It seems that unpruned olive trees either produce a large crop OR nothing – so pruning every year reduces this variation.
There are 2 main shapes of olive tree – the Christmas Tree shape and the Vase (or open wine glass) shape. By far the most popular in the Mediterranean area and the most practical for hand picking is the Vase shape which is recommended for Immoglie growers who have just a few trees or perhaps just a small grove.
More is not always better. Olive trees are not big feeders being semi-wild, hardy, tough plants that tolerate tough growing conditions - especially low fertility - better than most plants.
In fact olive trees tend to grow too vigorously in very fertile soils, growing too tall and producing little fruit with poor oil quality.
Olive trees respond much better to correct irrigation (enough but not too much water) and to weed control, than to fertilisation. If fertilising, then in Immoglie this is usually carried out in the winter months say every 3 or 4 years, unless a chemical deficiency in the soil is noticed which needs to be corrected more frequently.
The olive fruit is usually harvested in Immoglie during November or December each year depending upon the grower’s requirements as to the oil flavour. For example, harvesting when olives are green or immature produces oil that is bitter and grassy. These early oils are certainly good for you being high in polyphenols (antioxidants which have been linked to better health) and high in other beneficial flavour components, resulting in a quite bitter flavour and a very pungent aroma but having a long shelf life because of these natural preservatives. The chlorophyll content is also high so these olive oils are often quite green in colour. However, it is more difficult to extract the oil from unripe olives as the oil paste requires malaxing (churning slowly or mixing) for a longer period of time, before pressing.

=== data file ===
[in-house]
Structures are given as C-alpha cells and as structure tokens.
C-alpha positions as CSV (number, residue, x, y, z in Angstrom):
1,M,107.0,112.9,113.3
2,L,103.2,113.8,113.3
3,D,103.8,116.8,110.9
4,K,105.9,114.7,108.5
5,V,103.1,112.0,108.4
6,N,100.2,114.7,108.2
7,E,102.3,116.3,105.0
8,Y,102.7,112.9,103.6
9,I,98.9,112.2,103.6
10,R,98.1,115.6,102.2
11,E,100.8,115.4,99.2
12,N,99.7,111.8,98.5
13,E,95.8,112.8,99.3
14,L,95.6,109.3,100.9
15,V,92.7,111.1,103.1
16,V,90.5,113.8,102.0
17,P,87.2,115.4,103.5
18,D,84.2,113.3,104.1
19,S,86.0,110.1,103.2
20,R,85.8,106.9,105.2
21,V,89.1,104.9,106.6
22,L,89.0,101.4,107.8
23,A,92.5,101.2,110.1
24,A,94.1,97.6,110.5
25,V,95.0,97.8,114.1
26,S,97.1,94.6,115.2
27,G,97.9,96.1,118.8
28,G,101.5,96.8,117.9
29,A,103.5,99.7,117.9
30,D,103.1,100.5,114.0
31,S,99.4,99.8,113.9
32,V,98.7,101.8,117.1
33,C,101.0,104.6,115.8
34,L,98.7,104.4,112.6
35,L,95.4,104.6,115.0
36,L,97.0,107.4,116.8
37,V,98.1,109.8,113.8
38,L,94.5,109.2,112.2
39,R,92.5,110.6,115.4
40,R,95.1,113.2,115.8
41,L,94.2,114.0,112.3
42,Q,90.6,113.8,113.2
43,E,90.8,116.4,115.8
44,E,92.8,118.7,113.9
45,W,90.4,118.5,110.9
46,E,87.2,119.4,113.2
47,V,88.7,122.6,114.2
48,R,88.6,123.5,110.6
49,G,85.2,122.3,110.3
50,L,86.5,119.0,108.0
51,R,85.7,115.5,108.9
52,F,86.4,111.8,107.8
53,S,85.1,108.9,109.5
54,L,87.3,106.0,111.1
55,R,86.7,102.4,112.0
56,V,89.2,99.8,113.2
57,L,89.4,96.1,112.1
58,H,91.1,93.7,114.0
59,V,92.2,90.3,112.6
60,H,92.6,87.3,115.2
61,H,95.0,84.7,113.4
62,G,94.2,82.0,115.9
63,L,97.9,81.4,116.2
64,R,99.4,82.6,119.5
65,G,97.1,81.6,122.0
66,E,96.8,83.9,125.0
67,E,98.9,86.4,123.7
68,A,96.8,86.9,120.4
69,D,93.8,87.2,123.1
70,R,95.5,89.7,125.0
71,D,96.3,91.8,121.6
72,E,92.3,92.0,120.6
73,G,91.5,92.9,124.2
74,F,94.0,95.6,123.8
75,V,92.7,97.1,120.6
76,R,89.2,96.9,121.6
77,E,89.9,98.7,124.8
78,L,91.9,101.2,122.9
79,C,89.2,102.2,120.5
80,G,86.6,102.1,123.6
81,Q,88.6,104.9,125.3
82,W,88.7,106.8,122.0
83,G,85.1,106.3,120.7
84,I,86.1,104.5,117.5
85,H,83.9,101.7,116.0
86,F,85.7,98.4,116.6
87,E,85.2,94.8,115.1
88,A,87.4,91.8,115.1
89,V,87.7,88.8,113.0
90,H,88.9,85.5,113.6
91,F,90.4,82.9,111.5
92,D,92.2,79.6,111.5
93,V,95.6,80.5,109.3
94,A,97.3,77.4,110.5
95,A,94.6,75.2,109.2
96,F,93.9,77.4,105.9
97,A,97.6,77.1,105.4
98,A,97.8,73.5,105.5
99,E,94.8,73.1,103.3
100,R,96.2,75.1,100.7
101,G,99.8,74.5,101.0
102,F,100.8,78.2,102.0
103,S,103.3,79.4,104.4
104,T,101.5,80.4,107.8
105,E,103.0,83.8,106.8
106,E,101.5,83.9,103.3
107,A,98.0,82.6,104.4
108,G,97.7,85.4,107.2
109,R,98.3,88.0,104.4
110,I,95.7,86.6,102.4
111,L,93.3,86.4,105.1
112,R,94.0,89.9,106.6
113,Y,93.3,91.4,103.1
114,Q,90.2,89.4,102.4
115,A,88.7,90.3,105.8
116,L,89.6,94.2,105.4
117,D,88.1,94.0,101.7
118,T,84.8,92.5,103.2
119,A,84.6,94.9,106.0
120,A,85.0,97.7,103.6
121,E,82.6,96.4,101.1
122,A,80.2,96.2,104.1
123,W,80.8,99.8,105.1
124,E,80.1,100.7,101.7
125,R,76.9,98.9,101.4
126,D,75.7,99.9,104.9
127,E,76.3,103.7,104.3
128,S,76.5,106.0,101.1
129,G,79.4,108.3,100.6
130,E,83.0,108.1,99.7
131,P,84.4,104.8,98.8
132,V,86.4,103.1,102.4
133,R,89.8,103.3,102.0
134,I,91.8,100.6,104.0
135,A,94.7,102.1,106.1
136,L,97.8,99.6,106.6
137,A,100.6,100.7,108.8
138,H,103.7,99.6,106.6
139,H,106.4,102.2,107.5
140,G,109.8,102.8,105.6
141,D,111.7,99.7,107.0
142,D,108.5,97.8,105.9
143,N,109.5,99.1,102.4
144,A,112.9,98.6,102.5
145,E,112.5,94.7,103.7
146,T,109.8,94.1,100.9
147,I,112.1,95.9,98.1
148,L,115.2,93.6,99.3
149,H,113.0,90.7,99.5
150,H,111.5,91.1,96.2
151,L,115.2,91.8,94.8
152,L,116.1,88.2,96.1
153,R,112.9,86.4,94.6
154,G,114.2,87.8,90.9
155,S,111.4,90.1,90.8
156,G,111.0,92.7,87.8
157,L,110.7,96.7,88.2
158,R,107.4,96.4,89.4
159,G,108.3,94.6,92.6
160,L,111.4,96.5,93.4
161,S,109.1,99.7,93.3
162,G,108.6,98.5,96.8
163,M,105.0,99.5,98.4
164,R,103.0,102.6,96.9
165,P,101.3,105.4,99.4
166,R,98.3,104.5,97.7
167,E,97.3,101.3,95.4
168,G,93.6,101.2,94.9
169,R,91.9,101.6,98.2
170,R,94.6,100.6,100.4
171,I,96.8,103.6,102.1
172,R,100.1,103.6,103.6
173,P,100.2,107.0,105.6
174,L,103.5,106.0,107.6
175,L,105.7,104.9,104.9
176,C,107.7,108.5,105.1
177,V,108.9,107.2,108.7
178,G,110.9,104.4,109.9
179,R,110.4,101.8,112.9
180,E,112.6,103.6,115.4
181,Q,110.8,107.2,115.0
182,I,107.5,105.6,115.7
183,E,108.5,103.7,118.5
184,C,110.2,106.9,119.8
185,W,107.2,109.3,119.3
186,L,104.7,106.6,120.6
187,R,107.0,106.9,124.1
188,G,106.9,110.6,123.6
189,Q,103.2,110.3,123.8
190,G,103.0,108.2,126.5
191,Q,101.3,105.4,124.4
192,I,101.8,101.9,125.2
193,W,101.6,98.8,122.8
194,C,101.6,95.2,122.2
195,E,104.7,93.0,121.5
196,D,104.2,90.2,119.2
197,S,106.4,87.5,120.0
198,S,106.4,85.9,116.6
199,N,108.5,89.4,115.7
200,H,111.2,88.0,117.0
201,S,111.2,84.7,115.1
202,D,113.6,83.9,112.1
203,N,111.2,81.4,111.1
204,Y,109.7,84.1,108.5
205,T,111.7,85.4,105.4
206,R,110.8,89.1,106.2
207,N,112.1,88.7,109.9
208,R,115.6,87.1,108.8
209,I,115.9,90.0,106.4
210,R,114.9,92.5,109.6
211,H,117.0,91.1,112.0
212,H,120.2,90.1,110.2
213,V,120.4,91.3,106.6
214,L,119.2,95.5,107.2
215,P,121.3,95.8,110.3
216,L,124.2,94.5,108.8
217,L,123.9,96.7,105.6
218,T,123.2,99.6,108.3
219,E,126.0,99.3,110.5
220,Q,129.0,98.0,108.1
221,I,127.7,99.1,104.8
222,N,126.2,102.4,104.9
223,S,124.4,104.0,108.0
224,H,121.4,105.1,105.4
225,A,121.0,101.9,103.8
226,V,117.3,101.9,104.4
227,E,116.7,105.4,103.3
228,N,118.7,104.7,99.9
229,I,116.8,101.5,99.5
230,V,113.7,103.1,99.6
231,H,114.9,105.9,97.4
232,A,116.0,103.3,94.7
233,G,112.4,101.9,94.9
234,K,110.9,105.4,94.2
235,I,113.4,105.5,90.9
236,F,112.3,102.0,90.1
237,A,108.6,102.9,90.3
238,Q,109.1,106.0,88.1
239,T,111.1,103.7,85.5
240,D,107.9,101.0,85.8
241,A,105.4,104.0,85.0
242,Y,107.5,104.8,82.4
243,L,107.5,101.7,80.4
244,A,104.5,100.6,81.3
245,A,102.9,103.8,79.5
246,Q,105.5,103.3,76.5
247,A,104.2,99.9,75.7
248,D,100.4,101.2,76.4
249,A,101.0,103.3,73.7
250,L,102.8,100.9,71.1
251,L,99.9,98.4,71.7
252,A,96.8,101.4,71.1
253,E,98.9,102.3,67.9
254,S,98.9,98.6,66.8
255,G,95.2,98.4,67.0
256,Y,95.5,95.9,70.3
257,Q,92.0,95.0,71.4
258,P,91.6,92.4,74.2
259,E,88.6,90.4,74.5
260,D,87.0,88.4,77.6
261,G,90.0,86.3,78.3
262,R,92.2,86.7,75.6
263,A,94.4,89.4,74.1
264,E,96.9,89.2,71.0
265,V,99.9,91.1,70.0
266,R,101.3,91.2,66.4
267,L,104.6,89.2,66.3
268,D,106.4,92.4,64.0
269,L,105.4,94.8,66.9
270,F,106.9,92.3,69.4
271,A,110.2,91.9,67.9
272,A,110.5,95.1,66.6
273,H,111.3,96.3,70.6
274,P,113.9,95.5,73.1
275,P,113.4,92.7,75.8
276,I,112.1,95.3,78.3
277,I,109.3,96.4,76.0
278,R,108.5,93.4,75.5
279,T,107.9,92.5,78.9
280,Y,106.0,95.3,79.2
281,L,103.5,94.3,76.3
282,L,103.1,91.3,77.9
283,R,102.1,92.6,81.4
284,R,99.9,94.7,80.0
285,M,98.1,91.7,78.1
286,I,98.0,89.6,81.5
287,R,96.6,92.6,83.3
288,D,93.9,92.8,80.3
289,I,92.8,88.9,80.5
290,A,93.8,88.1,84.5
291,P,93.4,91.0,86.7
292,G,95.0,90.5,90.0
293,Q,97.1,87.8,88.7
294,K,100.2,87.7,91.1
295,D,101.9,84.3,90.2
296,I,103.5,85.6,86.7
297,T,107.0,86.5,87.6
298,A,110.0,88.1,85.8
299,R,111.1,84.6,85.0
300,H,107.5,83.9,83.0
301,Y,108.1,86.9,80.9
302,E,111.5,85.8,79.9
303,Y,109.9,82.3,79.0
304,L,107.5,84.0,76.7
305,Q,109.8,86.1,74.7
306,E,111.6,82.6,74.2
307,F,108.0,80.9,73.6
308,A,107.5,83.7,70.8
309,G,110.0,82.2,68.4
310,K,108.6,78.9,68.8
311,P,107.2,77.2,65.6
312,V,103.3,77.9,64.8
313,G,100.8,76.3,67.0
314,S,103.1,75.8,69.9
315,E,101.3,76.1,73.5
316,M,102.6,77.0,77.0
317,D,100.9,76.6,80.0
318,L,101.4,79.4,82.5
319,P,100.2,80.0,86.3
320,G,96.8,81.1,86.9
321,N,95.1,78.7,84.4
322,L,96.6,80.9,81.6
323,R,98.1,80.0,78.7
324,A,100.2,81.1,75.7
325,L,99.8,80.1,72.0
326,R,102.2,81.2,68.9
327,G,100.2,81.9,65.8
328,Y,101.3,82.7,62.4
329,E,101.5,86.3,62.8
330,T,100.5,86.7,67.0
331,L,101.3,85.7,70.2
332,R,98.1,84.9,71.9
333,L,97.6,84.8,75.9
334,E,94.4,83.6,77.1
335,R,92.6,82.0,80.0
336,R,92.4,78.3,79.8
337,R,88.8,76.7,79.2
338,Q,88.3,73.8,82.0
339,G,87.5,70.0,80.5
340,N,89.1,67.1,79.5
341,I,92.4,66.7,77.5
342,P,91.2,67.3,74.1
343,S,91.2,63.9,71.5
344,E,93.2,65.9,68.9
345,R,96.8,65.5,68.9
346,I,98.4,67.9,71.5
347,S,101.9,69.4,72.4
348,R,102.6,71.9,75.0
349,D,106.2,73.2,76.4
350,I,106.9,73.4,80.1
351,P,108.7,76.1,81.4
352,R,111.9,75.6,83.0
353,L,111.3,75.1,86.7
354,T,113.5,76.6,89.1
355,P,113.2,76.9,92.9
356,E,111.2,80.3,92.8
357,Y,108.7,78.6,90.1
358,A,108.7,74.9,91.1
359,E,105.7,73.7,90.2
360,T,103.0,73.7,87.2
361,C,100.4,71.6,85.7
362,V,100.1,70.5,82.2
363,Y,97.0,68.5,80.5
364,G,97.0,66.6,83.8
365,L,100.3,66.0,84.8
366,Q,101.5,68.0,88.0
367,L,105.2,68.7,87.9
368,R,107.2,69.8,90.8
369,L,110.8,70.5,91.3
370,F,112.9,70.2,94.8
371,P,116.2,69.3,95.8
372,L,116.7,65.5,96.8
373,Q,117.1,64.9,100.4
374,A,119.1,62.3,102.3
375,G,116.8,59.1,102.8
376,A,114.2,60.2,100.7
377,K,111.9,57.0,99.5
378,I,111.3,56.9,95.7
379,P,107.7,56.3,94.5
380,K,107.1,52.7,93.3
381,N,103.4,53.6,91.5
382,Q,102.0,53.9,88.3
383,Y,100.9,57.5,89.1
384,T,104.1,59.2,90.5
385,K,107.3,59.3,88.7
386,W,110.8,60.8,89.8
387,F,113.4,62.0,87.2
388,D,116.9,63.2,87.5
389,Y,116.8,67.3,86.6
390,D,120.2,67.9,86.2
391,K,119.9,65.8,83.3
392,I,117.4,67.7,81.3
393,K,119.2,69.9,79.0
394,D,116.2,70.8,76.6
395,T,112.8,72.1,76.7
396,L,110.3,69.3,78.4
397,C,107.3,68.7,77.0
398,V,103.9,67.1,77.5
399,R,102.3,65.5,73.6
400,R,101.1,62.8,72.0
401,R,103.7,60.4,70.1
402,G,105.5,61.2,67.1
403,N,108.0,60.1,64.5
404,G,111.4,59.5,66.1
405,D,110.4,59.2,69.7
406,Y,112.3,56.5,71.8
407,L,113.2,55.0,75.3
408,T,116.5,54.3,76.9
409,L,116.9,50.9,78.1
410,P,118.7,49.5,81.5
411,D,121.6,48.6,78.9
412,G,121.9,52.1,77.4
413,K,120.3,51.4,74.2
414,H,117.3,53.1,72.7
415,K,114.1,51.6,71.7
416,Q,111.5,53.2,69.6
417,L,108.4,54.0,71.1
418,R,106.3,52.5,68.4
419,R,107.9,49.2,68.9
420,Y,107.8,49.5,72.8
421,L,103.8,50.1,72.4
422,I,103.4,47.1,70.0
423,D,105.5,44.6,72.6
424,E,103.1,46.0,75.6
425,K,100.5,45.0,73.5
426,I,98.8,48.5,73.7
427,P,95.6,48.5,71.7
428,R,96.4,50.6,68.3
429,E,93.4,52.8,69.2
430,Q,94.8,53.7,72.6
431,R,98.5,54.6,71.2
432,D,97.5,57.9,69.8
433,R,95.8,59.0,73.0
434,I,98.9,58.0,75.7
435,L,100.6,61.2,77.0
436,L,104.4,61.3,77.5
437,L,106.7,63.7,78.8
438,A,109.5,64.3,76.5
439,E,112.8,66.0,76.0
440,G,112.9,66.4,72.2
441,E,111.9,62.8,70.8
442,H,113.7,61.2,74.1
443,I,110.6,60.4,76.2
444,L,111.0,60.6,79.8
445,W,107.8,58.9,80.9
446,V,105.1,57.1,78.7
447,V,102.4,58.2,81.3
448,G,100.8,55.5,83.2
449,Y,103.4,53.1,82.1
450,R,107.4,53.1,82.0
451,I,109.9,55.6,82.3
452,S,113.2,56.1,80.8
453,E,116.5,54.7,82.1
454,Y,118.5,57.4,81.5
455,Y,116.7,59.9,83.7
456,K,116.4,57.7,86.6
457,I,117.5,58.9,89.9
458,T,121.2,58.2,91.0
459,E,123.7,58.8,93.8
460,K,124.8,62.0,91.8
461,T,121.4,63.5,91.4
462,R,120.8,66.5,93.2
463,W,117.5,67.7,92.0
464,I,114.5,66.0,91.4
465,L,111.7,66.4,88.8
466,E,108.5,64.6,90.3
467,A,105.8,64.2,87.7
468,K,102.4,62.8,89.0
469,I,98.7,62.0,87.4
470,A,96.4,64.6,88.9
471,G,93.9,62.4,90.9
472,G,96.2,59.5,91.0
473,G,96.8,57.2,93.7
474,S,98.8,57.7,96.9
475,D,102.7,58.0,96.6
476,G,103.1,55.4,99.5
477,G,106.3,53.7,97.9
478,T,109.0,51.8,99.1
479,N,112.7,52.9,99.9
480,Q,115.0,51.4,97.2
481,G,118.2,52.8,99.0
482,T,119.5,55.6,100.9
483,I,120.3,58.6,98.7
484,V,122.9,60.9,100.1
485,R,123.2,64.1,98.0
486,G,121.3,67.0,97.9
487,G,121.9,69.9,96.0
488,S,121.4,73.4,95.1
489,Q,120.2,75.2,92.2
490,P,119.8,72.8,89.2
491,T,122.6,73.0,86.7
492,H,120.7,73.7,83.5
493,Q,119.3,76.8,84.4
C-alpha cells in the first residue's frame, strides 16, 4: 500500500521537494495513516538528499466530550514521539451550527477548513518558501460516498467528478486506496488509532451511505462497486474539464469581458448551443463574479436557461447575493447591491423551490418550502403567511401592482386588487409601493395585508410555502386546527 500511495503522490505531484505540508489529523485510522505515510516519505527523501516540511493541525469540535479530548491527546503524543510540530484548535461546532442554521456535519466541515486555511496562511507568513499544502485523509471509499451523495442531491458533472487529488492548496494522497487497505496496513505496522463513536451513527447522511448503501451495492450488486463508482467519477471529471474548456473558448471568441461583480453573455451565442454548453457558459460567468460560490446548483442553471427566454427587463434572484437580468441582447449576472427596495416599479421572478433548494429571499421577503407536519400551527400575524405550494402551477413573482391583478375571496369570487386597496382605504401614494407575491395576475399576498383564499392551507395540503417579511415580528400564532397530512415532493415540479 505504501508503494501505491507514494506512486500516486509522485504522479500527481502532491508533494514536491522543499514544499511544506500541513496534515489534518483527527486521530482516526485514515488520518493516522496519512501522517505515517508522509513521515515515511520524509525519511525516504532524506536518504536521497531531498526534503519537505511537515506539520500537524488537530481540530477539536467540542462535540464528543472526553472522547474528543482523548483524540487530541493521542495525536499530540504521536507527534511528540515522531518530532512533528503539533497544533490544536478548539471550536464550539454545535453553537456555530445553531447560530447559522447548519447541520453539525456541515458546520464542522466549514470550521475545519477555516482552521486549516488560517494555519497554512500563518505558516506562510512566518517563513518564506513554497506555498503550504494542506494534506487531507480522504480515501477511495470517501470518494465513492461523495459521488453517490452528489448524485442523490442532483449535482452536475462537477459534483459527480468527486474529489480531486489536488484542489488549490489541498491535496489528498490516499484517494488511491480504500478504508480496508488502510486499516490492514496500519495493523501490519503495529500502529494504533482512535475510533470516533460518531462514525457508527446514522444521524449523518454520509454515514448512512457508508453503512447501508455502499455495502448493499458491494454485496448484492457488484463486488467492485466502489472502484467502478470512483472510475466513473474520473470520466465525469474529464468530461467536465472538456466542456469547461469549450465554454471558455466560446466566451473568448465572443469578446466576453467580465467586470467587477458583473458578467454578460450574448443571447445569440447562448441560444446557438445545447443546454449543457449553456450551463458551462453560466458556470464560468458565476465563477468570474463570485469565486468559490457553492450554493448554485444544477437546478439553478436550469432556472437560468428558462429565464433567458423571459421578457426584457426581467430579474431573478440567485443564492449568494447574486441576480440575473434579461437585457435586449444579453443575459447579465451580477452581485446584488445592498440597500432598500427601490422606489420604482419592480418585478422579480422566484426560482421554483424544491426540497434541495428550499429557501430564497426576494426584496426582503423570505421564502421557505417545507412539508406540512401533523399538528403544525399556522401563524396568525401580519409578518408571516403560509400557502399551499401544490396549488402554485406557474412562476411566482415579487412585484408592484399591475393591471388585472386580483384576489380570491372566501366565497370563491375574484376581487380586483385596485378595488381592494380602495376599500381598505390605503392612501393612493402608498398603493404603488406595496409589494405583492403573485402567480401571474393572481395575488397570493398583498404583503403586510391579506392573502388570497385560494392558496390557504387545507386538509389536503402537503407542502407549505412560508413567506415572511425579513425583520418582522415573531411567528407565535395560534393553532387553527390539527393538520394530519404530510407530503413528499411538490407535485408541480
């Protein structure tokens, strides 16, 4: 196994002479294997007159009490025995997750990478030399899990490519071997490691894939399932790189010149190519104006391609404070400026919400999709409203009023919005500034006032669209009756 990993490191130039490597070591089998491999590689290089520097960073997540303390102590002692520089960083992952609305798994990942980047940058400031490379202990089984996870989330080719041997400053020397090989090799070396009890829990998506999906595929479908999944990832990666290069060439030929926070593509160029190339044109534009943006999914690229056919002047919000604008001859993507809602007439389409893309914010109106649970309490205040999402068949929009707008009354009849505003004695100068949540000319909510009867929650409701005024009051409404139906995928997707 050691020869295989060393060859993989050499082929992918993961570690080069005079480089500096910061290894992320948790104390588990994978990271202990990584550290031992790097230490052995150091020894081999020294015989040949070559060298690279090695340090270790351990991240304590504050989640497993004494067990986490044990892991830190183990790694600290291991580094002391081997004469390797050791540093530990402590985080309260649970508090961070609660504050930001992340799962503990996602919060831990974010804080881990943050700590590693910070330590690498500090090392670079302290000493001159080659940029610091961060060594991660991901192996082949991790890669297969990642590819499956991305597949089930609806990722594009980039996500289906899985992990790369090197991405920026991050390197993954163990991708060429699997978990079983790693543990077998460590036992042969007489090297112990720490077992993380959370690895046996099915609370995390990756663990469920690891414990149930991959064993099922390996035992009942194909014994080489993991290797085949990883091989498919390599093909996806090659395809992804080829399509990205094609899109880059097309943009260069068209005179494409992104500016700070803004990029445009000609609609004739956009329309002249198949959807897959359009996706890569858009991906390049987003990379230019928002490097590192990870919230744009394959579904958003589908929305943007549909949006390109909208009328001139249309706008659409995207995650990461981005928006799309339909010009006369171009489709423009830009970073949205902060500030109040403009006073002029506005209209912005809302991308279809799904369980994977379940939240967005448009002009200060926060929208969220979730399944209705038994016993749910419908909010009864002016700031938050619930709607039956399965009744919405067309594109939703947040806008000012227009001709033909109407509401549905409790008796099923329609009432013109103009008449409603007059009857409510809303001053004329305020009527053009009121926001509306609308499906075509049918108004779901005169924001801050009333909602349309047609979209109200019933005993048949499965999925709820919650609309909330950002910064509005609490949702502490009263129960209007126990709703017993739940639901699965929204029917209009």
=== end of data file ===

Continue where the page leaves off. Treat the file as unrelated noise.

On the other hand black or mature fruit from a late harvest has lower polyphenol and chlorophyll contents producing oil that is more golden, less bitter and less pungent. These oils are described as ‘sweet oils’ and although they have a shorter shelf life, the oil yield from later harvesting of this more mature olive fruit, is high.
In Immoglie, it is usual to harvest when the olives are at the in-between, or ‘Veraison’ stage. As the olives mature from green to yellow-green they soften and the skins turn to a red-purple colour. The olives still have a high polyphenol content and are developing ripe-fruity characteristics. Oils produced from these olives have some bitterness and some pungency but olives at this stage of ripeness produce near to the maximum oil yield and are considered to be at their peak for olive oil production.
Olive oil is the only vegetable oil that contains polyphenols and true Extra Virgin Olive Oil (EVOO) is the only olive oil that contains significant quantities.
Polyphenols are a class of antioxidents found in a variety of foods including red wine, green tea, chocolate, olive oil, etc. Antioxidents are widely accepted as having a beneficial ability to combat ageing as well as many other health benefits.
The next stage is the milling and pressing of the olives which involves washing, grinding the olives into a paste, malaxing (slowly churning or mixing), then separating the oil from the remaining water and solids. The last stage of separation (pressing) used to be carried out with stone presses but in modern mills separation is now carried out with a centrifuge machine which spins to separate out the oil.
In Immoglie, at the local frantoio (oil mill), until recently pressing was carried out using an original, old, stone press but more latterly has been changed to a centrifuge machine used in the best of modern conditions for efficiency, cleanliness and to produce the best olive oils to rank with anything produced worldwide. The frantoio opens for just a month or so each year for the olive harvest.
When looking to buy a good EVO oil, always check the vintage or harvest date. If there isn’t a date, then there is no way of knowing how old the oil really is. Haworth's Immoglie olives are usually harvested in late November/early December each year, milled within a day and the resultant, much sought-after EVO oil is then stored in large tanks (with floating lids to exclude air) until bottled, as and when required, with bottle labels that clearly say when the olives were harvested.